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14 June 2018 Photo Supplied
Next Chapter Green Ribbon campaign addresses mental health
Members of Next Chapter and UFS Student counselling are working together to address mental health issues.

Next Chapter, a student support group at the UFS presented the Green Ribbon campaign, pledging their support to students and providing them with assistance in coping with life events that stimulate stress and contribute negatively to their mental health. The team aims to break the stigma surrounding mental health care, and continually assist students with mental health-related issues that they struggle with daily.

The Green Ribbon represents mental health awareness, which is a pressing matter for students and is the type of support students need in a stressful university environment. The campaign focuses on teaching students how to cope with life events that stimulate stress, and contribute negatively to their mental health.
 
A discussion by Dr Ancel George: practising clinical psychologist and lecturer from the UFS Department of Psychology, and Dr Mellissa Barnaschone: Director of UFS Student Counselling, took place, where talks were prominent about creating an inclusive environment for UFS students.

The panel shared a few tips on how students should work towards managing stress, and motivated them for the main mid-year examinations.
 
The follow-up Exam Cram Workshop, presented by Nadia Cloete and Lize Wolmarans, that combined time and stress management, took place on 2 June 2018, and saw students receiving advice on how to approach various issues during the examination period.
 
Mental health awareness does not end with the campaign and Next Chapter’s slogan “Your story continues” encourages students to regularly wear and commemorate the green ribbon in support of continual mental healthcare.
 
Should you have any enquiries or input for the ongoing campaign, contact the Next Chapter team on ufsnextchapter@gmail.com, or further email Tshepang Mahlatsi, founder of Next Chapter on tshepangmahlatsi767@gmail.com

News Archive

Short course in Applied Conservation Genetics developed at UFS
2014-08-22

 

Photo: en.wikipedia.org

During discussions with stakeholders in Kenya in 2013, a need was identified for training in conservation genetics with an African emphasis. In answer, Prof Paul Grobler from the Department of Genetics developed a short course in Applied Conservation Genetics.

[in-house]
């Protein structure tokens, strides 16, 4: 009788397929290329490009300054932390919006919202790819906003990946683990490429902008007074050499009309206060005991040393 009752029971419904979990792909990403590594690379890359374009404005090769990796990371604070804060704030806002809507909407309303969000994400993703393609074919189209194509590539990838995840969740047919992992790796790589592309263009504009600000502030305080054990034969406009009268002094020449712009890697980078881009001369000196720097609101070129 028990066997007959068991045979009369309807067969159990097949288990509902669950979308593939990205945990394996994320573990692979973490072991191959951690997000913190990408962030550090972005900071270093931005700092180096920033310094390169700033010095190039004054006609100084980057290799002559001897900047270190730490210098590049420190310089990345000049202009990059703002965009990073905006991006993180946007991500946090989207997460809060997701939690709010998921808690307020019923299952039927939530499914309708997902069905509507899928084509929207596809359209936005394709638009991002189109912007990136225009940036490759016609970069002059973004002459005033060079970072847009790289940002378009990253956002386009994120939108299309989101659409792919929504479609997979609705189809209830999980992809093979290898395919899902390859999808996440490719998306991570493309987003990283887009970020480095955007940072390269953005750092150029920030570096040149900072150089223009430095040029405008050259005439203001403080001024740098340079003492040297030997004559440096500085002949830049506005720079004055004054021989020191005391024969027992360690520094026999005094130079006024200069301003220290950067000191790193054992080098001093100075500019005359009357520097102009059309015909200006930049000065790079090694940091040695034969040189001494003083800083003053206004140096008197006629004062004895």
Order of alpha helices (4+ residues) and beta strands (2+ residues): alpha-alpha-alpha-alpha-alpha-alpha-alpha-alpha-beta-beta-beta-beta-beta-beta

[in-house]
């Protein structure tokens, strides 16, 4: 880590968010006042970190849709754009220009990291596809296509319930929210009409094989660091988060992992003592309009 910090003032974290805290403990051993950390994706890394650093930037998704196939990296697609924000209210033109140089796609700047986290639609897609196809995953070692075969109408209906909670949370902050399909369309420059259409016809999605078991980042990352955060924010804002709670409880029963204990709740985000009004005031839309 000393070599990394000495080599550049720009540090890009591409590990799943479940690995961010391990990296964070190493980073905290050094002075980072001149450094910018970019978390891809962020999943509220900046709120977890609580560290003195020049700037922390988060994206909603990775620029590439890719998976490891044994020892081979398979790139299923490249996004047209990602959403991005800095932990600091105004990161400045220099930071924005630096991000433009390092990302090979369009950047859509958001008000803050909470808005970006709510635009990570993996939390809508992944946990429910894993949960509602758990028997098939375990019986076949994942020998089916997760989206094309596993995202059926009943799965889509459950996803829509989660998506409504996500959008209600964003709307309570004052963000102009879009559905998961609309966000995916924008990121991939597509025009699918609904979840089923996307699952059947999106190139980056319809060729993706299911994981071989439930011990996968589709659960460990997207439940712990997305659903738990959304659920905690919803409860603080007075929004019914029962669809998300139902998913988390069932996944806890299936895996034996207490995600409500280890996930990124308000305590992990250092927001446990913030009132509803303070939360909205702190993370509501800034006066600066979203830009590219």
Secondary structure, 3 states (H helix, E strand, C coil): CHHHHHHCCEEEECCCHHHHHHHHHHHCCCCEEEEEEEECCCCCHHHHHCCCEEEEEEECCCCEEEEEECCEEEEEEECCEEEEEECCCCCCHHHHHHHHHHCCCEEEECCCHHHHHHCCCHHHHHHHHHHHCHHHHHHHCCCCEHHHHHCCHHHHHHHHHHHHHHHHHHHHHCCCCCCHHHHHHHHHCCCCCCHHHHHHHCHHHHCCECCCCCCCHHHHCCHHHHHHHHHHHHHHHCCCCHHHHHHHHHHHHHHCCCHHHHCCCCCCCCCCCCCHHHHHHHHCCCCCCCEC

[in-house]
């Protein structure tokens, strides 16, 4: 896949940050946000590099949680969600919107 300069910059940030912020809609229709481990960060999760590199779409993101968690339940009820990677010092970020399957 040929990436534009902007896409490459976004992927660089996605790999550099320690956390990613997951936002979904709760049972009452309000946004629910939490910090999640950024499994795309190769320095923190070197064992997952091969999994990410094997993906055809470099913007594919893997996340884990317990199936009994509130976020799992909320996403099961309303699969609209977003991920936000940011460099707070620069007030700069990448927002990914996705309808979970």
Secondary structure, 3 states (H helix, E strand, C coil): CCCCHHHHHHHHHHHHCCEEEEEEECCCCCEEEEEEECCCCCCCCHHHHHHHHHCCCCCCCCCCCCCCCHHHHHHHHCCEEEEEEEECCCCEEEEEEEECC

Some of the phenomena studied in this field include:
• hybridisation between species such as blue wildebeest and black wildebeest,
• wildlife poaching and
• potential inbreeding in small game-farm populations.

From the onset, the course has been developed as an international venture. To this end, Dr Frank Zachos from the Natural History Museum in Vienna, Austria, committed himself to the project. Dr Jamie Roberts from the Department of Fish and Wildlife Conservation at Virginia Tech University in the USA also came on board. Both pledged their time and expertise to the course – without any financial gain.

Subsequently, our Department of Genetics presented this short course at the National Zoological Gardens (NZG) in Pretoria earlier this year. The team of presenters included Prof Grobler, Dr Zachos and Dr Roberts. They were joined by Dr Desire Dalton from the Research Division of the NZG, who added valuable practical experience to the presentations.

The course assumes a degree of prior knowledge of population and molecular genetics. A strong emphasis is placed on practical applications. The programme includes a strong component of statistics and hands-on training in the many approaches and software used in population genetics.

The group that attended the course included a contingent from the Namibian Ministry of Environment and Tourism, Dutch postgraduate students currently working at the University of Johannesburg and delegates from across South Africa.

This successful meeting followed an experimental first round of the course presented in Nairobi during 2013, attended by representatives from Kenya, Malawi, Nigeria, Mexico and Belgium.


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